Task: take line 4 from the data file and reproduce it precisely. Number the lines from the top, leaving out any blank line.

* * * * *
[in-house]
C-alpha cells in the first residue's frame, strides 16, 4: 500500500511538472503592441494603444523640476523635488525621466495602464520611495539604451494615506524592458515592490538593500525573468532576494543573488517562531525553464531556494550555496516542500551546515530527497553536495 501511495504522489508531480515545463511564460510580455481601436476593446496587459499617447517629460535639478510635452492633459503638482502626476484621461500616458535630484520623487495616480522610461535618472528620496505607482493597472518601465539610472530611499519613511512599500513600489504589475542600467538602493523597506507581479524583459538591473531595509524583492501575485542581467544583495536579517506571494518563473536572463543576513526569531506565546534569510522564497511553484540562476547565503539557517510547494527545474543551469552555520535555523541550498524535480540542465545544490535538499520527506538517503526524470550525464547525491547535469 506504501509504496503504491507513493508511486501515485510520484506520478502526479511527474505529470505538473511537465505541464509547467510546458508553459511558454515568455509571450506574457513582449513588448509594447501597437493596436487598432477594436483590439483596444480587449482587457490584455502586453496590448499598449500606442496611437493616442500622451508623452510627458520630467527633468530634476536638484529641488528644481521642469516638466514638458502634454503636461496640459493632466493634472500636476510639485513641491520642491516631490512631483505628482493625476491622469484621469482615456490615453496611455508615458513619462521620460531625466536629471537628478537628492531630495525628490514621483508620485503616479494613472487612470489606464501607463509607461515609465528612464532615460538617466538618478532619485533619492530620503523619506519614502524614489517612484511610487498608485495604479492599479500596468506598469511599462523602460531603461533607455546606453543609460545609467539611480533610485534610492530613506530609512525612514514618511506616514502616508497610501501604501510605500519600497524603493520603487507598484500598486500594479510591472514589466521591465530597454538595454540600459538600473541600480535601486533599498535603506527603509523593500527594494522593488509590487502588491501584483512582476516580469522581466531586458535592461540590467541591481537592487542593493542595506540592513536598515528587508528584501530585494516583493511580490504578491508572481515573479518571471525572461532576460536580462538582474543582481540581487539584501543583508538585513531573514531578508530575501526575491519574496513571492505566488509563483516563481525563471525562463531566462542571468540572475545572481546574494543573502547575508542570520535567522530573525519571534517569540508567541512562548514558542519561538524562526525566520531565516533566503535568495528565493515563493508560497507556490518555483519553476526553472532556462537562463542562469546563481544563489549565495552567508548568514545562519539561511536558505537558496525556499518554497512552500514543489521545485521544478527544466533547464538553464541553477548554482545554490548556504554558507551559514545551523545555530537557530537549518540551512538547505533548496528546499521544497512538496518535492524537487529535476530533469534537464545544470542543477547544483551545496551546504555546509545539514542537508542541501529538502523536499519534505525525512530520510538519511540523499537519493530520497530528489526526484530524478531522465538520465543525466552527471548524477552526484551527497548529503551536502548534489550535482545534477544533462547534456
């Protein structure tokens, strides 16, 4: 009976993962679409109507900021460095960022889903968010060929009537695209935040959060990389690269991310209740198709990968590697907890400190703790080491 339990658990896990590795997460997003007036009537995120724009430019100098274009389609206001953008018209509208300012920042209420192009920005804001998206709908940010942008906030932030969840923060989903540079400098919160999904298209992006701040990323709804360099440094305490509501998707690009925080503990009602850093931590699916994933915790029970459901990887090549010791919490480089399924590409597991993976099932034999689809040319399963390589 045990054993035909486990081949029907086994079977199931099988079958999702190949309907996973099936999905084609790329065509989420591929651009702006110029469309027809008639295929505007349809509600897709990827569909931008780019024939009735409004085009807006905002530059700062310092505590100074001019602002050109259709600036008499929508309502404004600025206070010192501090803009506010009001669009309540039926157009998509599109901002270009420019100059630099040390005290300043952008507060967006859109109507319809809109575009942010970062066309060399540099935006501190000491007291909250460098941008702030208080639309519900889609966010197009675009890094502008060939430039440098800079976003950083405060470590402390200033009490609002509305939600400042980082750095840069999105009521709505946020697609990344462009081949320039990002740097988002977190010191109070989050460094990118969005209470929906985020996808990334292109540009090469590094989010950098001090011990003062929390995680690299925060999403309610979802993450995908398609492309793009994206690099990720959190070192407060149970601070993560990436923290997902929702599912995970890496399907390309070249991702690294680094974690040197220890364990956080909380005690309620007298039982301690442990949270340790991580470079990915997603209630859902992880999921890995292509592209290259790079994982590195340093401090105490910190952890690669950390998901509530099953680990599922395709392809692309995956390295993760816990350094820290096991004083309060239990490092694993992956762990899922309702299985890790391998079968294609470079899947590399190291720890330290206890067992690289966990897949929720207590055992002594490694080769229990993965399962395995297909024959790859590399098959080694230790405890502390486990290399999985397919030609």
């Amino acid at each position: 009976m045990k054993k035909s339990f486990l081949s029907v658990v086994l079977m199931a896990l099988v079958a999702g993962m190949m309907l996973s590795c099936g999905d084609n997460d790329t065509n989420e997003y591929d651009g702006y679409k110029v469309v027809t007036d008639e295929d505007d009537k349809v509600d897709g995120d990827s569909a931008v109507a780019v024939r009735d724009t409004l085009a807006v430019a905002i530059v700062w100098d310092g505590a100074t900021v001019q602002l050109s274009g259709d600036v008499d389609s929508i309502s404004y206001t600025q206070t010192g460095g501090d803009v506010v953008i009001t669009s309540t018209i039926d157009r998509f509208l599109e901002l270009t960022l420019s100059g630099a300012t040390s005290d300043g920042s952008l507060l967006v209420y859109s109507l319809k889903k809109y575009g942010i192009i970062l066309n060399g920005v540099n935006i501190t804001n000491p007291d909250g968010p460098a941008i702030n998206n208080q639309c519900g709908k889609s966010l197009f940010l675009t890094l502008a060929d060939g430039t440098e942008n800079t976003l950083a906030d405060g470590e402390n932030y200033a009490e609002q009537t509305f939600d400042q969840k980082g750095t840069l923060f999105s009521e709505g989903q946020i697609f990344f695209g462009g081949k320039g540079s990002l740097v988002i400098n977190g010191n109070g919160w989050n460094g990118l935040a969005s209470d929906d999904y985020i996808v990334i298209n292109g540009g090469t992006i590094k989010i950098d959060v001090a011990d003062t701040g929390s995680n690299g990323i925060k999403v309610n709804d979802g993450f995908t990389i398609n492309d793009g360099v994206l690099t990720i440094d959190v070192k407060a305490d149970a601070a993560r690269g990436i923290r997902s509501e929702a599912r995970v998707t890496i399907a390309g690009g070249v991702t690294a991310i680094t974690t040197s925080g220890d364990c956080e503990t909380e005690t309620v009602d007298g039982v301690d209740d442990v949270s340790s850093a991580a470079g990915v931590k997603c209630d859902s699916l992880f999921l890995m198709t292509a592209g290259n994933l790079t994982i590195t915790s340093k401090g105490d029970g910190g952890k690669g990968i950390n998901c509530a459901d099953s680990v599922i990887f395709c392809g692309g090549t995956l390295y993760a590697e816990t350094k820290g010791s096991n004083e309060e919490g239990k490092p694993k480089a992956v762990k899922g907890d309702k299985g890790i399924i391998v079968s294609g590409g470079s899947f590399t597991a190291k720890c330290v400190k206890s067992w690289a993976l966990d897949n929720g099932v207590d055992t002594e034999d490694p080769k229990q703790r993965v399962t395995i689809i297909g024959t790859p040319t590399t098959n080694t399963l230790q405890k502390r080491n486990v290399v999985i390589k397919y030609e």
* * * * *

């Amino acid at each position: 009976m045990k054993k035909s339990f486990l081949s029907v658990v086994l079977m199931a896990l099988v079958a999702g993962m190949m309907l996973s590795c099936g999905d084609n997460d790329t065509n989420e997003y591929d651009g702006y679409k110029v469309v027809t007036d008639e295929d505007d009537k349809v509600d897709g995120d990827s569909a931008v109507a780019v024939r009735d724009t409004l085009a807006v430019a905002i530059v700062w100098d310092g505590a100074t900021v001019q602002l050109s274009g259709d600036v008499d389609s929508i309502s404004y206001t600025q206070t010192g460095g501090d803009v506010v953008i009001t669009s309540t018209i039926d157009r998509f509208l599109e901002l270009t960022l420019s100059g630099a300012t040390s005290d300043g920042s952008l507060l967006v209420y859109s109507l319809k889903k809109y575009g942010i192009i970062l066309n060399g920005v540099n935006i501190t804001n000491p007291d909250g968010p460098a941008i702030n998206n208080q639309c519900g709908k889609s966010l197009f940010l675009t890094l502008a060929d060939g430039t440098e942008n800079t976003l950083a906030d405060g470590e402390n932030y200033a009490e609002q009537t509305f939600d400042q969840k980082g750095t840069l923060f999105s009521e709505g989903q946020i697609f990344f695209g462009g081949k320039g540079s990002l740097v988002i400098n977190g010191n109070g919160w989050n460094g990118l935040a969005s209470d929906d999904y985020i996808v990334i298209n292109g540009g090469t992006i590094k989010i950098d959060v001090a011990d003062t701040g929390s995680n690299g990323i925060k999403v309610n709804d979802g993450f995908t990389i398609n492309d793009g360099v994206l690099t990720i440094d959190v070192k407060a305490d149970a601070a993560r690269g990436i923290r997902s509501e929702a599912r995970v998707t890496i399907a390309g690009g070249v991702t690294a991310i680094t974690t040197s925080g220890d364990c956080e503990t909380e005690t309620v009602d007298g039982v301690d209740d442990v949270s340790s850093a991580a470079g990915v931590k997603c209630d859902s699916l992880f999921l890995m198709t292509a592209g290259n994933l790079t994982i590195t915790s340093k401090g105490d029970g910190g952890k690669g990968i950390n998901c509530a459901d099953s680990v599922i990887f395709c392809g692309g090549t995956l390295y993760a590697e816990t350094k820290g010791s096991n004083e309060e919490g239990k490092p694993k480089a992956v762990k899922g907890d309702k299985g890790i399924i391998v079968s294609g590409g470079s899947f590399t597991a190291k720890c330290v400190k206890s067992w690289a993976l966990d897949n929720g099932v207590d055992t002594e034999d490694p080769k229990q703790r993965v399962t395995i689809i297909g024959t790859p040319t590399t098959n080694t399963l230790q405890k502390r080491n486990v290399v999985i390589k397919y030609e």